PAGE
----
Following several extensions, the Coronavirus Job Retention Scheme (‘Furlough scheme’) is finally ending on 30 September 2021.
Initially the government committed to paying 80% of wages, capped at £2,500, along with National Insurance and pension contributions paid by the employer. However more recent iterations of the scheme have seen the government’s contribution reduce to 70% in July 2021, with employers being required to pay 10%. In August and September, the government’s contribution was further reduced to 60% with employers paying 20%.
What will happen at the end of the scheme?
Employers will need to determine whether to reinstate their furloughed workers or make them redundant. Employers intending to make furloughed staff redundant, should have already done so. In assigning redundancies, an employer must ensure that they are complying with any consultation requirements that may apply. If more than 20 employees are being made redundant, for example, collective consultation will be necessary.
There is no legal requirement for employers to give furloughed workers notice that they are being called back to work, but it’s recommended that they should.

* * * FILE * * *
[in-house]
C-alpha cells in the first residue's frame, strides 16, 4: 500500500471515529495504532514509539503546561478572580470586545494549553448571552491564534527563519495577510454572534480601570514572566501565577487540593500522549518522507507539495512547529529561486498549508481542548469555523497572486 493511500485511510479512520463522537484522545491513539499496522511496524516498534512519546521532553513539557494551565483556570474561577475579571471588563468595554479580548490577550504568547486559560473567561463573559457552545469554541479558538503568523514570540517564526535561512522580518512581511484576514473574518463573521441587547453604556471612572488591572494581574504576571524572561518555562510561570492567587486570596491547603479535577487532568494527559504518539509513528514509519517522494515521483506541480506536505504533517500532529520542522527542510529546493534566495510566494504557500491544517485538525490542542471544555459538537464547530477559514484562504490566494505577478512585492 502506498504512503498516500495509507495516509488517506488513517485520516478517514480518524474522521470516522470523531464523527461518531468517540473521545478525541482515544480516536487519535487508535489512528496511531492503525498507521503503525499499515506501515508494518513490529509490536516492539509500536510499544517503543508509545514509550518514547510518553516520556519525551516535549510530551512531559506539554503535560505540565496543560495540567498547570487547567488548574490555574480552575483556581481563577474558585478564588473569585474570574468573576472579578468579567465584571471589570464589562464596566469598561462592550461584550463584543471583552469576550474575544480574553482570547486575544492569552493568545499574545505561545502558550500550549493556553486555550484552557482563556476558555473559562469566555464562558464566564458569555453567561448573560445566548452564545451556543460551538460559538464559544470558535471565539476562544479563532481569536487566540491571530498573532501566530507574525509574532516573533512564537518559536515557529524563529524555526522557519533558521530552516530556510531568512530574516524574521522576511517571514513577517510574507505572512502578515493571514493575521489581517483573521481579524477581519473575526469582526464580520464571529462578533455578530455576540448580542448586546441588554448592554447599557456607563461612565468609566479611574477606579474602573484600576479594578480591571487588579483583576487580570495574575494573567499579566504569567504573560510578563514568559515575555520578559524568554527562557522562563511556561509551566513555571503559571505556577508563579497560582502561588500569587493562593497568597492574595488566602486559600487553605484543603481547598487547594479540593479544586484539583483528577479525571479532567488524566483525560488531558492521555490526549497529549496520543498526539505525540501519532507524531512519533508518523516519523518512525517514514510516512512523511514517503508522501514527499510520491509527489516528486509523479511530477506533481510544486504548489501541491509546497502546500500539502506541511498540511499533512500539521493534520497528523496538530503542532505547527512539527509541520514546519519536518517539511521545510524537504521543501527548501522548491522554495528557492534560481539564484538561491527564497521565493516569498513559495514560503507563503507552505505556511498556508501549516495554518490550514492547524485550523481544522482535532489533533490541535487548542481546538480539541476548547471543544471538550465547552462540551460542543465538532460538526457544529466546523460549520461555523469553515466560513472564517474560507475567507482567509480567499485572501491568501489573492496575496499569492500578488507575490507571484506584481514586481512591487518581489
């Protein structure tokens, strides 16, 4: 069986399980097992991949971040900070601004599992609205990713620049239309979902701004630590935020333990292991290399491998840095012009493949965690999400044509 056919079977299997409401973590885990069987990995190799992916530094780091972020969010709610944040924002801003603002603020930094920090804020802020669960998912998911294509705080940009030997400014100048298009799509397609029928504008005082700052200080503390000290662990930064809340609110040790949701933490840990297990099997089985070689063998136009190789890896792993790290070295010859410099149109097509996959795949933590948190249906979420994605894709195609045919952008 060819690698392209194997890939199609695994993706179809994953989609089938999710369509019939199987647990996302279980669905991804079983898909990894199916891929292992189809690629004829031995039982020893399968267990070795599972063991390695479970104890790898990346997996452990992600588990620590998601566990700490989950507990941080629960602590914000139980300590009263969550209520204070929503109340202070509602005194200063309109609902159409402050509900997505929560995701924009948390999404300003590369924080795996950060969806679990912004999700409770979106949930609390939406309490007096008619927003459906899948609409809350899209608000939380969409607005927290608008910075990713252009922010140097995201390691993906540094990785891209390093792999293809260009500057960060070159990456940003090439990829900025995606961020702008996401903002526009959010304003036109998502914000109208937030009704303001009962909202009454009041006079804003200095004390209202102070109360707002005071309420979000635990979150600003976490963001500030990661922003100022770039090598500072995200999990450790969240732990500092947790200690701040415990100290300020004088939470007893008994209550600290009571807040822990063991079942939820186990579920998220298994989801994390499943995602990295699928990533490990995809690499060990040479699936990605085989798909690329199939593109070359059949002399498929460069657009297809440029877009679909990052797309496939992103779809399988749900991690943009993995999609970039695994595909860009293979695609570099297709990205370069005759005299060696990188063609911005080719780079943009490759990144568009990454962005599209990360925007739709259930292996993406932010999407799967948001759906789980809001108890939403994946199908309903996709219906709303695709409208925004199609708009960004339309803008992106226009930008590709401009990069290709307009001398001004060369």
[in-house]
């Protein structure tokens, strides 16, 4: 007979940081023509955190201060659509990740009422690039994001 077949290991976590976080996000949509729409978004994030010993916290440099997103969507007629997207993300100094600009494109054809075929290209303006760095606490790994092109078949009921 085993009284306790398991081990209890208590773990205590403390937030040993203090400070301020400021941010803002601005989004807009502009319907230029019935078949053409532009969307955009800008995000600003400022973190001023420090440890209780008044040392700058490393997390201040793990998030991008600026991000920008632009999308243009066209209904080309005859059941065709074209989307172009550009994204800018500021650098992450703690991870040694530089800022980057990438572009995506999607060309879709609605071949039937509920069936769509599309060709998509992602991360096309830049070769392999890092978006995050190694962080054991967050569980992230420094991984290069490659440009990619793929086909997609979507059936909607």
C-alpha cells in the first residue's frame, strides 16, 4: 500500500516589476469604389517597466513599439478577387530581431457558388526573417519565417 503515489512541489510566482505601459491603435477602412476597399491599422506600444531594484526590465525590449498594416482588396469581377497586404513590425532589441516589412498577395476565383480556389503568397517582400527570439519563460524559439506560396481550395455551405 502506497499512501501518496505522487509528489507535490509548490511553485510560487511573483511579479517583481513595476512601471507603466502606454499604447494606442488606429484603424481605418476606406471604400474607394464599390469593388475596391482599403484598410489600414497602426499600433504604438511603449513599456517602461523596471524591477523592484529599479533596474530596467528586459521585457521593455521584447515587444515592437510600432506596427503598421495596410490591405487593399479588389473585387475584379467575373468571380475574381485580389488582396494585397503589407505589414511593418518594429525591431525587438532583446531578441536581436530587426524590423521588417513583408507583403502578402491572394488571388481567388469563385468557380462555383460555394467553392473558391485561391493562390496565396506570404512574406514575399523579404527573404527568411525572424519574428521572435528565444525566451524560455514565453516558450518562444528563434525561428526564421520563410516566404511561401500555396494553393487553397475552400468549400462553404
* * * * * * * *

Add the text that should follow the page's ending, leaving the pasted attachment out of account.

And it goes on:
If employees are being required to return to the workplace, employees should be mindful of health and safety requirements whilst the risk of the virus is still looming.
In the recent case of Rodgers v Leeds Laser Cutting Limited decided in March 2021, the tribunal held that an employee who refused to return to work because he was concerned about COVID was not dismissed unfairly. The employee had tried to claim that his dismissal was automatically unfair because of a health and safety breach. However the tribunal found in favour of the employer, stating that they had complied with the requisite guidance and made the workplace secure. They also found against the employee on the basis that he had not raised any meaningful concerns about workplace safety, nor did he reasonably believe that there was ‘serious and imminent danger’ which is required for a successful claim under 100(1)(d) and (e) of the Employment Rights Act. Whilst this case isn’t binding on a future employment tribunal, it does offer an interesting snapshot as to how the tribunal may approach such situations.
To speak to us about your employment issues, whether to do with strategic business decisions or a particular issue involving an employee, get in touch with Kate Brown or another member of our Employment Law team on 0330 311 1950.